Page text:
Letter | Published:

Fluorescently labelled Na+ channels are localized and immobilized to synapses of innervated muscle fibres

Naturevolume 321pages6366 (1986) | Download Citation

Subjects

Abstract

Segregation of voltage-dependent sodium channels to the hillock of motoneurones and nodes of Ranvier in myelinated axons is crucial for conduction of the nerve impulse1,2. Much less is known, however, about the distribution of voltage-dependent Na+ channels on muscle fibres. Recently, Beam et al.3 have shown that Na+ channels are concentrated near the neuromuscular junction. To determine the topography and mechanisms governing the distribution of voltage-dependent Na+ channels on muscle, microfluorimetry and fluorescence photobleach recovery (FPR) have now been used to measure the density and lateral mobility of fluorescently labelled Na+ channels on uninnervated and innervated muscle fibres. On uninnervated myotubes, Na+ channels are diffusely distributed and freely mobile, whereas after innervation the channels concentrate at neuronal contact sites. These channels are immobile and co-localize with acetylcholine receptors (AChRs). At extrajunctional regions the Na+ channel density is lower and the channels more mobile. The results suggest that the nerve induces Na+ channels to redistribute, immobilize and co-localize with AChRs at sites of neuronal contact.

Access optionsAccess options

Rent or Buy article

Get time limited or full article access on ReadCube.

from$8.99

All prices are NET prices.

References

  1. 1

    Coombs, J. S., Eccles, J. C. & Fatt, P. J. Physiol., Lond. 130, 291–325 (1955).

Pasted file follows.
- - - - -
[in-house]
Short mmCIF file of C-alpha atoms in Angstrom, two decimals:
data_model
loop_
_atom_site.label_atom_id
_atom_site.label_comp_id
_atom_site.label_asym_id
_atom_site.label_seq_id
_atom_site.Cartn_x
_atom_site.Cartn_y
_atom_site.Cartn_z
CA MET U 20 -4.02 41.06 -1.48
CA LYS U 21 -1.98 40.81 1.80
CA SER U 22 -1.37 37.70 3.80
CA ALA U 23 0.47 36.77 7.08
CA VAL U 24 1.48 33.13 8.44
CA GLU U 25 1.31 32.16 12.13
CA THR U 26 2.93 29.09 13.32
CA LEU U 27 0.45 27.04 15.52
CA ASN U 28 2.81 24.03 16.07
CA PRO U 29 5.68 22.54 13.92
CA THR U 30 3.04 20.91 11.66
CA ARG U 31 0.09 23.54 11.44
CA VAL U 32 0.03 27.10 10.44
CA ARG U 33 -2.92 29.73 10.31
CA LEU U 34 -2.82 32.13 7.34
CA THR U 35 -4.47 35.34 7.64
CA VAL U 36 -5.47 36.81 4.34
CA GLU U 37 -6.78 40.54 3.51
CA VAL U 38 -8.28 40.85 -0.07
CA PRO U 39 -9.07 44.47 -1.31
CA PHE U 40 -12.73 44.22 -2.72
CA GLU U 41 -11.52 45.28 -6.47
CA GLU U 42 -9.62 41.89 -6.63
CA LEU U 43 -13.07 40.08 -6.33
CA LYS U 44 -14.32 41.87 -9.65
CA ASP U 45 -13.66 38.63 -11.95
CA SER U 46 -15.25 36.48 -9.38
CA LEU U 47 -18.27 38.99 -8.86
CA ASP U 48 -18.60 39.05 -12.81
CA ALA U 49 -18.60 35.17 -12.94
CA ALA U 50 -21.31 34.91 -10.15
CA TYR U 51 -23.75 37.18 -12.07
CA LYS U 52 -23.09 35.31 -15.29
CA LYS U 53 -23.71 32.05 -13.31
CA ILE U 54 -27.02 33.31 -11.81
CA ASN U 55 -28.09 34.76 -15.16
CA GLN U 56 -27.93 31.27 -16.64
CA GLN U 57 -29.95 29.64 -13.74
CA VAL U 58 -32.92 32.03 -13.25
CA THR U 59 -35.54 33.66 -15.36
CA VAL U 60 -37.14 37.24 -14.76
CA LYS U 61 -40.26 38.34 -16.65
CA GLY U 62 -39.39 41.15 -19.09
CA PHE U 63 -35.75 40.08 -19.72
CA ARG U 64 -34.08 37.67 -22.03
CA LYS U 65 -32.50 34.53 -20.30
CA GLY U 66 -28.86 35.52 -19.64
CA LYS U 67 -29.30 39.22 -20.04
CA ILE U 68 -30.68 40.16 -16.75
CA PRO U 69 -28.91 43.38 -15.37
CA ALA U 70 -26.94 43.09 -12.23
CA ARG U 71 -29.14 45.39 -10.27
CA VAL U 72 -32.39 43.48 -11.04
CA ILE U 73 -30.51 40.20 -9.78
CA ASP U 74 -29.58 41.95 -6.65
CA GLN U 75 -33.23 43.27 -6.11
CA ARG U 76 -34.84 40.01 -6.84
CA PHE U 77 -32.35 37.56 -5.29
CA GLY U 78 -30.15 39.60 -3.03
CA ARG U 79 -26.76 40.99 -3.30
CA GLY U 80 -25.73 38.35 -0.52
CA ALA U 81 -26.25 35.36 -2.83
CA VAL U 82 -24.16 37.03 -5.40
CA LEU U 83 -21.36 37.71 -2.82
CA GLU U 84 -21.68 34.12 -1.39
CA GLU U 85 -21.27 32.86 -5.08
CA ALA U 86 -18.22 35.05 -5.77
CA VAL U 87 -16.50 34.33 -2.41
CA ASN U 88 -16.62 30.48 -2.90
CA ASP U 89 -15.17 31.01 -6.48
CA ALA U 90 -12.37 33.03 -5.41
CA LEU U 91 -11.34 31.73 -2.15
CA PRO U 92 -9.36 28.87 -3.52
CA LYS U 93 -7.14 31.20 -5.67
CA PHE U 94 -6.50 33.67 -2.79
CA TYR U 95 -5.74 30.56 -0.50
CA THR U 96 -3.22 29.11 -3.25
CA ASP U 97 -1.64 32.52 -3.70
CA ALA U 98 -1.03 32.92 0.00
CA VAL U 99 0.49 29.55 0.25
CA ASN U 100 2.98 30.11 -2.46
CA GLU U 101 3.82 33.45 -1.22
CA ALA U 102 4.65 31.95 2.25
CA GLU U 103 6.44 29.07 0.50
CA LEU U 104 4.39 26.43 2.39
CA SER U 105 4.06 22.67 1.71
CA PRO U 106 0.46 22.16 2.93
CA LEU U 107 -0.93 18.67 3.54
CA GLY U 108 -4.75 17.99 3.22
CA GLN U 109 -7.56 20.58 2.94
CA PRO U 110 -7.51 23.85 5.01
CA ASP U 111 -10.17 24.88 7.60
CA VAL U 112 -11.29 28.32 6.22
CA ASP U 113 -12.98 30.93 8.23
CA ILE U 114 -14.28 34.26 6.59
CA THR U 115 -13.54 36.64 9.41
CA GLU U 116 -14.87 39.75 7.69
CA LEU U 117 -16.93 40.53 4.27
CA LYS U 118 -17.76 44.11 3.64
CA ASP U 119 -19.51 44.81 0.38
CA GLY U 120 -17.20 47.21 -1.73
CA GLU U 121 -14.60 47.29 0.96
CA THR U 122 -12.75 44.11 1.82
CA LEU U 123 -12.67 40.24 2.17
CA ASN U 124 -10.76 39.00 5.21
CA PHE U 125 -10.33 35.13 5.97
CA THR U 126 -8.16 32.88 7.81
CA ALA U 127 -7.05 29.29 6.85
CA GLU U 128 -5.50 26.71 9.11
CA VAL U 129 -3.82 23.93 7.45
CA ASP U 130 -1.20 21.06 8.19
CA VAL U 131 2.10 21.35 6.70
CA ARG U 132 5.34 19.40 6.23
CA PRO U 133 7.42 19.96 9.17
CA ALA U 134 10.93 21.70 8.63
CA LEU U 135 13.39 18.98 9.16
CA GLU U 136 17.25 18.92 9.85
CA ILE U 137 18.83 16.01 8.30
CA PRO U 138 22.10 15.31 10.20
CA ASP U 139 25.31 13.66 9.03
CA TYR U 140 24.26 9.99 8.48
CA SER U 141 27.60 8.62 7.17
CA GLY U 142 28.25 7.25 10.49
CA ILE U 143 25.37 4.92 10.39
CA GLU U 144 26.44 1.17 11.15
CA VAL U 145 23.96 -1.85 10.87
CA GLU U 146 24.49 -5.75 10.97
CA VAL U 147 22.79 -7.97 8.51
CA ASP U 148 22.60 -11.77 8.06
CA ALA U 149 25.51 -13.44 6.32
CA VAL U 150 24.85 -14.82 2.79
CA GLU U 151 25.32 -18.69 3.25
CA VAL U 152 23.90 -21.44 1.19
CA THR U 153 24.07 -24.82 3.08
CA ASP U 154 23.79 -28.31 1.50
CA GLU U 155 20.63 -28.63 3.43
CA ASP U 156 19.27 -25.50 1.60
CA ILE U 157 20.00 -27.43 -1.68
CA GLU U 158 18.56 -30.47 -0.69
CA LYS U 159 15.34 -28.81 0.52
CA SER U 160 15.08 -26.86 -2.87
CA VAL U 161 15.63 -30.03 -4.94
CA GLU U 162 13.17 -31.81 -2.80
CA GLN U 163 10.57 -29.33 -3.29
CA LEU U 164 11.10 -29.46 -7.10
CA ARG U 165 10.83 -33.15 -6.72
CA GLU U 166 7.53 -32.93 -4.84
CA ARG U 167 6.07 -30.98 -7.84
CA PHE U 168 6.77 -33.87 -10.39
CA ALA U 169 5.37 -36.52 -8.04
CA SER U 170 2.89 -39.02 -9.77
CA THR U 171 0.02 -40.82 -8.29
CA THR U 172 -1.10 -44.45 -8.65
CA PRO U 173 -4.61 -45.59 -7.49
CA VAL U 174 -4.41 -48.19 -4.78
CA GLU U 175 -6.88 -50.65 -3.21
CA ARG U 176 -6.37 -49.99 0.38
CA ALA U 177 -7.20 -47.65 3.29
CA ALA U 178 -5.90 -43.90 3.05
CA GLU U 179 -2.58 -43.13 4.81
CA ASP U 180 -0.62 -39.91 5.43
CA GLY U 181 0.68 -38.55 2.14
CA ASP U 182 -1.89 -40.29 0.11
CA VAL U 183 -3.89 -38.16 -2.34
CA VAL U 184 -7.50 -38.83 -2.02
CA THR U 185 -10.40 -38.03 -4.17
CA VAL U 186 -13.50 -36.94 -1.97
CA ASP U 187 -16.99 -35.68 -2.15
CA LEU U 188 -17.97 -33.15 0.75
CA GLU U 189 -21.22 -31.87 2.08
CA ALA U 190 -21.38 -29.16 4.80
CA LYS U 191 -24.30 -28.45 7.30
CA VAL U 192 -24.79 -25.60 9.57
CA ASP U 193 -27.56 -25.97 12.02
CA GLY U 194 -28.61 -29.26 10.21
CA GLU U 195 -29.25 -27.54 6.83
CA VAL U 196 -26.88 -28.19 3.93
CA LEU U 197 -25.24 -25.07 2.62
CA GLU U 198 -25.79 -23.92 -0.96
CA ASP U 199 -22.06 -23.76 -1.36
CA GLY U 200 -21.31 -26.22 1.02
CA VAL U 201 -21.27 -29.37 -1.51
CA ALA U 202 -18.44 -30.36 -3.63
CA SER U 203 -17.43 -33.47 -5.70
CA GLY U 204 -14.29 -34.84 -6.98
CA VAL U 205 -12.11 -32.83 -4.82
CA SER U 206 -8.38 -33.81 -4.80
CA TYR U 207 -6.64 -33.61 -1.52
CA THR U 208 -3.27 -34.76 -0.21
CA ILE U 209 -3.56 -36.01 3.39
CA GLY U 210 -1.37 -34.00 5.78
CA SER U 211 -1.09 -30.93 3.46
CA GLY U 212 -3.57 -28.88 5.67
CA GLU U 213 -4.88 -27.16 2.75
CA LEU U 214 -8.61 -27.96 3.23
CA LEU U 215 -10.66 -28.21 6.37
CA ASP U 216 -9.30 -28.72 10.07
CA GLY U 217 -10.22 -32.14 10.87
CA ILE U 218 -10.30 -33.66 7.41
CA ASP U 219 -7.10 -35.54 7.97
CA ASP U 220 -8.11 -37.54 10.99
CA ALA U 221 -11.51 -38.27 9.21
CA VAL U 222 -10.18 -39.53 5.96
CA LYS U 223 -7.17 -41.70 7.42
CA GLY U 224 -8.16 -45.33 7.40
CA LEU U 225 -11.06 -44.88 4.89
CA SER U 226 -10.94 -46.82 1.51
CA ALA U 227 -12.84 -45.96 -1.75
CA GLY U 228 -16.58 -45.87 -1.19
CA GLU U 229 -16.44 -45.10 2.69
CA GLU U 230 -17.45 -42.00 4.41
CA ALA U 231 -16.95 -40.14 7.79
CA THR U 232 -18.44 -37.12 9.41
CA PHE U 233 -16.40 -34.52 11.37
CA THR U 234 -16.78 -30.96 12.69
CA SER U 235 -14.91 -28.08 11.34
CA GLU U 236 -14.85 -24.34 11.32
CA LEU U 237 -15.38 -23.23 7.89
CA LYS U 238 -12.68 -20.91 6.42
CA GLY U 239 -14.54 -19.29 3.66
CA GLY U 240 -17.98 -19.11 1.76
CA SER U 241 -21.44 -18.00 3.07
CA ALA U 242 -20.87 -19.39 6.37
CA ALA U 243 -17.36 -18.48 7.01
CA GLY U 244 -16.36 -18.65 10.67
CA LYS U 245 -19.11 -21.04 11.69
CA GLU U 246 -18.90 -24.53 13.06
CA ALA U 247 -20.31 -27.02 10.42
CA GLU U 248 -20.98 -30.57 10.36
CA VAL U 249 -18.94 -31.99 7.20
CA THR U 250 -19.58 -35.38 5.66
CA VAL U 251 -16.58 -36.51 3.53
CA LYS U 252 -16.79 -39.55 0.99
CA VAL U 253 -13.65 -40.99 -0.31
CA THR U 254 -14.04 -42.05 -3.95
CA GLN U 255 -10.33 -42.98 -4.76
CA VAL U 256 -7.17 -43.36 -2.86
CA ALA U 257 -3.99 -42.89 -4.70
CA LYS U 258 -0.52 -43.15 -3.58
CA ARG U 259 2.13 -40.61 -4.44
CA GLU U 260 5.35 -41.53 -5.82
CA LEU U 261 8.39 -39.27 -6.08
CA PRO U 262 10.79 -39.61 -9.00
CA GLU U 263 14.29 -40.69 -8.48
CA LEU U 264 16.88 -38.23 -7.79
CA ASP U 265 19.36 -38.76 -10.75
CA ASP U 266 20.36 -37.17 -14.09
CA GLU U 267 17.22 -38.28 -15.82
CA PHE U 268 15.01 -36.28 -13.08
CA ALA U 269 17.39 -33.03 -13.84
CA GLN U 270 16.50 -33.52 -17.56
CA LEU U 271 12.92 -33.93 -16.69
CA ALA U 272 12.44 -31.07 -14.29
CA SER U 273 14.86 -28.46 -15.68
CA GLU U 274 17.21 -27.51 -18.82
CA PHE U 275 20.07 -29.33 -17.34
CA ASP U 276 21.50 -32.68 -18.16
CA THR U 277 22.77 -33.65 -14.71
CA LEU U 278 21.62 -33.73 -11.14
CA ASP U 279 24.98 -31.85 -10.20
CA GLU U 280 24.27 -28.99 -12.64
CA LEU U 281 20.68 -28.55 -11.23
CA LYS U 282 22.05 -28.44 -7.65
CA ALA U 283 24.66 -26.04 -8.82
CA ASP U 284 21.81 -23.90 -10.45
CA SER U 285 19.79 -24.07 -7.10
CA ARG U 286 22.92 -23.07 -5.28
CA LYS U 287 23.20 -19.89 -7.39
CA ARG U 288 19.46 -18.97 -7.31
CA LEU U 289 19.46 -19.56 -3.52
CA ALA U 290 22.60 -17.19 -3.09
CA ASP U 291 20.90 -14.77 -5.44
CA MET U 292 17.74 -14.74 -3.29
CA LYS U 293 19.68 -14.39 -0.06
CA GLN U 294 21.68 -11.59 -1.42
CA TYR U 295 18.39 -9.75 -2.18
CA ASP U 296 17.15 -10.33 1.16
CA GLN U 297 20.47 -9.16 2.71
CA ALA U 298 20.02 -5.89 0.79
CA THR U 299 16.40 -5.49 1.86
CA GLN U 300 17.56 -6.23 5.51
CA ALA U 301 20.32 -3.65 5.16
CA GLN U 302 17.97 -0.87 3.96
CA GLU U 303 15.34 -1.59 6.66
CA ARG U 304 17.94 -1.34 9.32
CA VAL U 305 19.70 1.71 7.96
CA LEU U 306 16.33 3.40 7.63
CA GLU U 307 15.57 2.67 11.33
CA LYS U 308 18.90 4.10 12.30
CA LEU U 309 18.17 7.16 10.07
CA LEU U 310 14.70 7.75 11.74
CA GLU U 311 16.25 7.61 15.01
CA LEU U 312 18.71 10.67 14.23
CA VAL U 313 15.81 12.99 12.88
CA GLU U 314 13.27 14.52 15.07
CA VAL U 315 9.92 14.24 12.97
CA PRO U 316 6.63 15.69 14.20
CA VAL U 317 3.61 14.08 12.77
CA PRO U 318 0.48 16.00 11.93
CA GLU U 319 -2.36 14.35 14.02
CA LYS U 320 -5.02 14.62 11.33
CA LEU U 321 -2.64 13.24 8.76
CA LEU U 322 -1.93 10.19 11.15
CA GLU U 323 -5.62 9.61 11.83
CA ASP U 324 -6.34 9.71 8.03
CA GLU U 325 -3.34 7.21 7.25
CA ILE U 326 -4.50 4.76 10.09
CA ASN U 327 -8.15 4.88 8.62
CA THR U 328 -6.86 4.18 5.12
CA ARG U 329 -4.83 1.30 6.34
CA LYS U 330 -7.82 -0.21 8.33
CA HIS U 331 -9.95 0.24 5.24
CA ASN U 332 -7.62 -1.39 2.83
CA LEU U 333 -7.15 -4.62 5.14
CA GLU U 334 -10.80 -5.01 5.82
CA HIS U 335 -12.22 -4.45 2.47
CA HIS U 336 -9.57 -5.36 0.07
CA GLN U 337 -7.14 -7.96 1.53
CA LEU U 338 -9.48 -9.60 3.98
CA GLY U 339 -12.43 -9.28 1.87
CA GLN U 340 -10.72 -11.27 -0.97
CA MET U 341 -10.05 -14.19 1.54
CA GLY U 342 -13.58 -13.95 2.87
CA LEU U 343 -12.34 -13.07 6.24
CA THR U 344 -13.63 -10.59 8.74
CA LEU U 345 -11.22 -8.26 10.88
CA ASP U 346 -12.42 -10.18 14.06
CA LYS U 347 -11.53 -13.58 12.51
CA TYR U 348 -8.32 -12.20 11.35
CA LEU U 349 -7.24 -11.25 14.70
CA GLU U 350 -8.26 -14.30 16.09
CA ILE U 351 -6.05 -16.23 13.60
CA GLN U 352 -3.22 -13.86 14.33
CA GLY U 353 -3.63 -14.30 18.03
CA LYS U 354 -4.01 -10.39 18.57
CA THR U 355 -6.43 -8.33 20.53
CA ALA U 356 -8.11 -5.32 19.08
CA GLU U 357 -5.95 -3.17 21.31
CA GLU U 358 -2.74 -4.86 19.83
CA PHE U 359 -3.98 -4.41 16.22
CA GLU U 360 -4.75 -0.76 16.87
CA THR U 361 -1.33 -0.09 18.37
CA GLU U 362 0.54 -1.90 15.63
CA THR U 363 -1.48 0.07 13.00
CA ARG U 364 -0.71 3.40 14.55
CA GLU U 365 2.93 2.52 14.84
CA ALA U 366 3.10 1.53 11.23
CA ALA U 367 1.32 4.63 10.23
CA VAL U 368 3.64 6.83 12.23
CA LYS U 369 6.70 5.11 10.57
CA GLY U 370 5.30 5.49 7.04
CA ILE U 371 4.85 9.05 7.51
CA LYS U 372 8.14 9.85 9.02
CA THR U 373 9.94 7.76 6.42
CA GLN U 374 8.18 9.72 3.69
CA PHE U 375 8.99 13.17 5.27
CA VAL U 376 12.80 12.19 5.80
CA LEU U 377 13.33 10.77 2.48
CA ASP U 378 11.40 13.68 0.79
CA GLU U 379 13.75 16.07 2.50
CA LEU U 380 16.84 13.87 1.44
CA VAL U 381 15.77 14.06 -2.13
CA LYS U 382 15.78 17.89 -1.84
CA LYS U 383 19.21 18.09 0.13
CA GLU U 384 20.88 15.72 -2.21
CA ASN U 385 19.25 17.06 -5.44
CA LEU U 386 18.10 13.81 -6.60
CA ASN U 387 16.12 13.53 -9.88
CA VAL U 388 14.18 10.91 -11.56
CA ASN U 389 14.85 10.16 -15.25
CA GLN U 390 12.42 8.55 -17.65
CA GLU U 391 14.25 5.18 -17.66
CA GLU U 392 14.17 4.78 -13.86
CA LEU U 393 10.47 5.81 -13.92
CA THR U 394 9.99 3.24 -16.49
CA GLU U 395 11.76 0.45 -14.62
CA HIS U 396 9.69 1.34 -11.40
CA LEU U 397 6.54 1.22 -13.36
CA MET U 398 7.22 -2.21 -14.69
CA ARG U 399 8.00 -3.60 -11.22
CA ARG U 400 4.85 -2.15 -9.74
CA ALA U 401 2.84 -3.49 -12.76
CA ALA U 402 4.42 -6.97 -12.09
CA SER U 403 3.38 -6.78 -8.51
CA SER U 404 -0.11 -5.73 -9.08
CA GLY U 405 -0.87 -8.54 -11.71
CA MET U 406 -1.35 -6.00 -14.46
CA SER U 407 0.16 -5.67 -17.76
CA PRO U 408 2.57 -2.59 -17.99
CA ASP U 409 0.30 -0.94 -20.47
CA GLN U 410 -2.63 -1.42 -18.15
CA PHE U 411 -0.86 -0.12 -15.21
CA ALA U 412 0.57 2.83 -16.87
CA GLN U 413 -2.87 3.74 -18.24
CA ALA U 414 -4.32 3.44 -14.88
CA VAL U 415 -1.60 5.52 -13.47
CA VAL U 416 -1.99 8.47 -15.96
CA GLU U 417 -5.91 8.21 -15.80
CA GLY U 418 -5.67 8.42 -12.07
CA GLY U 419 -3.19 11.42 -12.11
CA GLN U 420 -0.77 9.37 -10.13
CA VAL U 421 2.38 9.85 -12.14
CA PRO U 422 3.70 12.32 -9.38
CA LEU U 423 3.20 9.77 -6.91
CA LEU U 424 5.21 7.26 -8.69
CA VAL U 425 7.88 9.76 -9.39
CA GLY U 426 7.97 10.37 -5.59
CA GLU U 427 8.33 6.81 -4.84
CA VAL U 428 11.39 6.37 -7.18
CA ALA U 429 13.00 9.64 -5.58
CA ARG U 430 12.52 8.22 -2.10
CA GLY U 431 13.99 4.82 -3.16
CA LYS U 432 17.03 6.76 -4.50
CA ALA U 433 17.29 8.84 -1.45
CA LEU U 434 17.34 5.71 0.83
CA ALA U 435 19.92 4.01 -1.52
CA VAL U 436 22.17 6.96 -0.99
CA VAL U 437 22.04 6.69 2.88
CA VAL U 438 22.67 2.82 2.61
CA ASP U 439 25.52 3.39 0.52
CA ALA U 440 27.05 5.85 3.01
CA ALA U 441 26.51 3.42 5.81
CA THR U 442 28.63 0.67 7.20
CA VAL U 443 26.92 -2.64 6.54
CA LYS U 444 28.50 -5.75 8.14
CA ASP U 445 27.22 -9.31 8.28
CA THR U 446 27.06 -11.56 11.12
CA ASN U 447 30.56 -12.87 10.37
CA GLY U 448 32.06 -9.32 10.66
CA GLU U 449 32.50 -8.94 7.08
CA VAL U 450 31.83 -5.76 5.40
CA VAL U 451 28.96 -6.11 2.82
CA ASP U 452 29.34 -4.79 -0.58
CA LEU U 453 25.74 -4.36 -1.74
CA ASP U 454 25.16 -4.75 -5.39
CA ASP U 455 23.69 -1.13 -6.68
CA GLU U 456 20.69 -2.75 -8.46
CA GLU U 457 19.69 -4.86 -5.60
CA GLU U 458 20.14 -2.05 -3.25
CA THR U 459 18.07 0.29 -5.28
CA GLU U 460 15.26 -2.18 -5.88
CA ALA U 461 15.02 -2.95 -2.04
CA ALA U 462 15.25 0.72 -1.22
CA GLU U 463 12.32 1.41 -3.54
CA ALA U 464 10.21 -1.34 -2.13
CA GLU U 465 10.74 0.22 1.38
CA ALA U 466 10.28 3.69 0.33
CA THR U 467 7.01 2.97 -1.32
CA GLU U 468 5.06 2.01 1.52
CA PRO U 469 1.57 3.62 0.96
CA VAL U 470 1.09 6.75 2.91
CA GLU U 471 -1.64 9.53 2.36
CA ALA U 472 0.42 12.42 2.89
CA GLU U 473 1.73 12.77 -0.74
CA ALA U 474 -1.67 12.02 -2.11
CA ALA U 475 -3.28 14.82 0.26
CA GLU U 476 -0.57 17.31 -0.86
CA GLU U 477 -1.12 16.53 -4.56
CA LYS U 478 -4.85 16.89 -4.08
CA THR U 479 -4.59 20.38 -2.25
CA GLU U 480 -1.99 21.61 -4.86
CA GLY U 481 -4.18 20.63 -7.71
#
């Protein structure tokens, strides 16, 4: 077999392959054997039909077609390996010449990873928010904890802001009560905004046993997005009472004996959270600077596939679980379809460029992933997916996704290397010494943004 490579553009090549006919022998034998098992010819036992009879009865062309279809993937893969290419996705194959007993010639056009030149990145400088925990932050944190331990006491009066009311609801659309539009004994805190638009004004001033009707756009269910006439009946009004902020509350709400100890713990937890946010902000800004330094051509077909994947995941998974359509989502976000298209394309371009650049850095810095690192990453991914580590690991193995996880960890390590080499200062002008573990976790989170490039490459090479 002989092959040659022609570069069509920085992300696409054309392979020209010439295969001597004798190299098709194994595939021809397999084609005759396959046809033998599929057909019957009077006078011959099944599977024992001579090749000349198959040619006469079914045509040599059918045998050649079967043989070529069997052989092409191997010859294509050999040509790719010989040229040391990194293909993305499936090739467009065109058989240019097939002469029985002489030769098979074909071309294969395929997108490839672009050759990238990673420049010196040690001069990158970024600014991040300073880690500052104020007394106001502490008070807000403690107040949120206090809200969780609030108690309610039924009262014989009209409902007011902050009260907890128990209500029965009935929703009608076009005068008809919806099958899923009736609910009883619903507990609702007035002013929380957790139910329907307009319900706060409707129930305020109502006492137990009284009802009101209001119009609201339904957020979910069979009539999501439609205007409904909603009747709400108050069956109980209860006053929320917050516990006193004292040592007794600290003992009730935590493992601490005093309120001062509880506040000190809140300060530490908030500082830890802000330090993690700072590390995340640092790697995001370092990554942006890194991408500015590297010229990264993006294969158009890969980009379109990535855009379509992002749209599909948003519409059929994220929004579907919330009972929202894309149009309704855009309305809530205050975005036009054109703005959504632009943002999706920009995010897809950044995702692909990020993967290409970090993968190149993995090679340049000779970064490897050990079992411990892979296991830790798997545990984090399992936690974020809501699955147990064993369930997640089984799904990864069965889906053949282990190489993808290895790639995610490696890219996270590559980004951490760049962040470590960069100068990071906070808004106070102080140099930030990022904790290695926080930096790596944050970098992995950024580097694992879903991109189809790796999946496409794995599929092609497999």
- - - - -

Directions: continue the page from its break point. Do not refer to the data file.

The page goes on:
2. 2

    Waxman, S. G. & Ritchie, J. M. Science 228, 1502–1507 (1985).

  3. 3

    Beam, K. G., Caldwell, J. H. & Campbell, J. T. Nature 313, 588–590 (1985).

  4. 4

    Angelides, K. J. & Nutter, T. J. J. biol. Chem. 258, 11948–11957 (1983).

  5. 5

    Darbon, H. & Angelides, K. J. J. biol. Chem. 259, 6074–6084 (1984).

  6. 6

    Angelides, K. J. Biochemistry 20, 4107–4118 (1981).

  7. 7

    Axelrod, D. A., Koppel, D. E., Schlessinger, J., Elson, E. L. & Webb, W. W. Biophys. J. 16, 1055–1069 (1976).

  8. 8

    Ravdin, P. & Axelrod, D. A. Analyt. Biochem. 58, 585–592 (1977).

  9. 9

    Role, L. W., Matossian, V. R., O'Brien, R. J. & Fischbach, G.-D. J. Neurosci. 5, 2197–2204 (1985).

  10. 10

    Roberts, W. M. & Almers, W. Biophys. J. 47, abstr. 189 (1985).

  11. 11

    Brockes, J. P. & Hall, Z. W. Biochemistry 14, 2100–2106 (1975).

  12. 12

    Cohen, S. & Barchi, R. L. Biochim. biophys. Acta 645, 253–261 (1981).

  13. 13

    Elmer, L. W., O'Brien, B., Nutter, T. J. & Angelides, K. J. Biochemistry 24, 8128–8137 (1985).

  14. 14

    Klausner, R. D., Kleinfeld, A. M., Hoover, R. L. & Karnovsky, M. J. biol. Chem. 255, 1286–1295 (1980).

  15. 15

    Stuhmer, W. & Almers, W. Proc. natn. Acad. Sci. U.S.A. 79, 946–950 (1983).

  16. 16

    Stya, M. & Axelrod, D. A. Proc. natn. Acad. Sci. U.S.A. 80, 449–453 (1983).

Download references

Author information

Author notes

    • Kimon J. Angelides

    Present address: Dept. of Physiology and Molecular Biophysics, Baylor College of Medicine, 1 Baylor Plaza, Houston, Texas, 77030, USA

Affiliations

  1. Department of Neuroscience and Center for Neurobiological Studies, University of Florida College of Medicine, Gainesville, Florida, 32610, USA

    • Kimon J. Angelides

Authors

  1. Search for Kimon J. Angelides in:

About this article

Publication history

Received

Accepted

Issue Date

DOI

https://doi.org/10.1038/321063a0

Further reading

Comments

By submitting a comment you agree to abide by our Terms and Community Guidelines. If you find something abusive or that does not comply with our terms or guidelines please flag it as inappropriate.